I'm very fortunate to be able to catch up with so many connections, blog readers, and forum posters each week.
Often our discussions go in some interesting directions, many of which I think our readers here would also enjoy hearing about.
So with that in mind, today I'm starting a semi-regular series to share some of our discussions as well as goings-on here at Insights In Automation.
Rockwell and Siemens Programmable Controllers
As I continue with plans to expand TheAutomationBlog.com‘s coverage to include additional vendors, I've been hearing from many of you about your experiences migrating to Siemens PLCs.
The messages and conversations I've had with first time users have all indicated that the biggest challenges of moving from Rockwell to Siemens is learning a new programming environment.
Whether it's end users, integrators, or instructors, the common theme was that, while TIA Portal is powerful, it's not easy for the average RSLogix/Studio 5000 user to transition to.
In fact, some have compared it to trying to use CCW to program a Micro800 for the first time.
That's a comparison that I, as someone who has used RSLogix since version 1.0, can totally relate too!
So, as I begin my journey to learn more about Siemens programmable controllers, I hope I'll also be able to share some helpful “how to” content for first time users here on TheAutomationBlog.
In the meantime, if you have a Siemens story or tip you'd like to share with us, I invite you to comment on this article using the link at the bottom of the page.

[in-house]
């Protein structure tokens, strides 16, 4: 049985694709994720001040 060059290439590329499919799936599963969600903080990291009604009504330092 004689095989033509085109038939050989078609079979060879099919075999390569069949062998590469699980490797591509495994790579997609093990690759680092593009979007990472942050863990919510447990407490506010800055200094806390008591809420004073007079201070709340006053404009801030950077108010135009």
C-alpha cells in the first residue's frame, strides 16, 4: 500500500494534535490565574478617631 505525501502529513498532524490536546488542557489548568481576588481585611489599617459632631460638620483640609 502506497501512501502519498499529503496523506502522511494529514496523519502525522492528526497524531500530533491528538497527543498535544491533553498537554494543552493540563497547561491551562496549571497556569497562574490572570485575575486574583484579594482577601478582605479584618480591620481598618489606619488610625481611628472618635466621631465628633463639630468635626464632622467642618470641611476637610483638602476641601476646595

Or if you prefer anonymity, you can drop me an email at News@TheAutomationBlog.com.
First Impressions Programming with 5069 I/O
Having been a fan of Rockwell's modular programming techniques for quite some time, I've always appreciated the value of aliasing “Module Tags” to actual I/O Module DINTs, and then aliasing individual “Device Tags” to sub-elements of “Module Tags.”
By doing this, if I ever needed to relocate a module or change controller platforms, all I needed to do was re-alias my “Module Tag” to the new I/O module, and all my “Device Tags” would continue to work as is.
This concept served me well until I started using a 5380 in my new “Compact Basics” CompactLogix training course.
What I found was, for some unpublished reason Rockwell changed the data format of 5069 I/O modules.
Below you can see an example of what I'm talking about. On the left you'll see my 5370 I/O module tags, and on the right you see the same project in a 5380 with the first three input tags expanded:
As you can see, this change results in the actual I/O points no longer being grouped together as member “BOOLS” of a Data “DINT”
Which in turn that meant that (for the first time in over a decade) I had to manually re-alias all of my individual “Device Tags” to these new I/O Module Tags.
This was not a good use of my time.
Around the same time I ran into this issue, I also started hearing from some of you that you're actually avoiding the 5069 I/O line.
In some cases it's due to the fact that the modules aren't readily available. For others, it's the lack of availability of third party modules.
And for one reader it's because 5069 I/O is apparently incompatible with third party DCS systems, which eliminated it from being used anywhere in his plant.
With all that said, if you'd like to share your thoughts on this topic I'd love to hear from you!
You can either comment publicly on this article using the link below, or drop me your anonymous comments via email at News@TheAutomationBlog.com.
Until next time, Peace ✌️
Shawn M Tierney
Technology Enthusiast & Content Creator
Have a question? Join my community of automation professionals and take part in the discussion! You'll also find my PLC, HMI, and SCADA courses at TheAutomationSchool.com.
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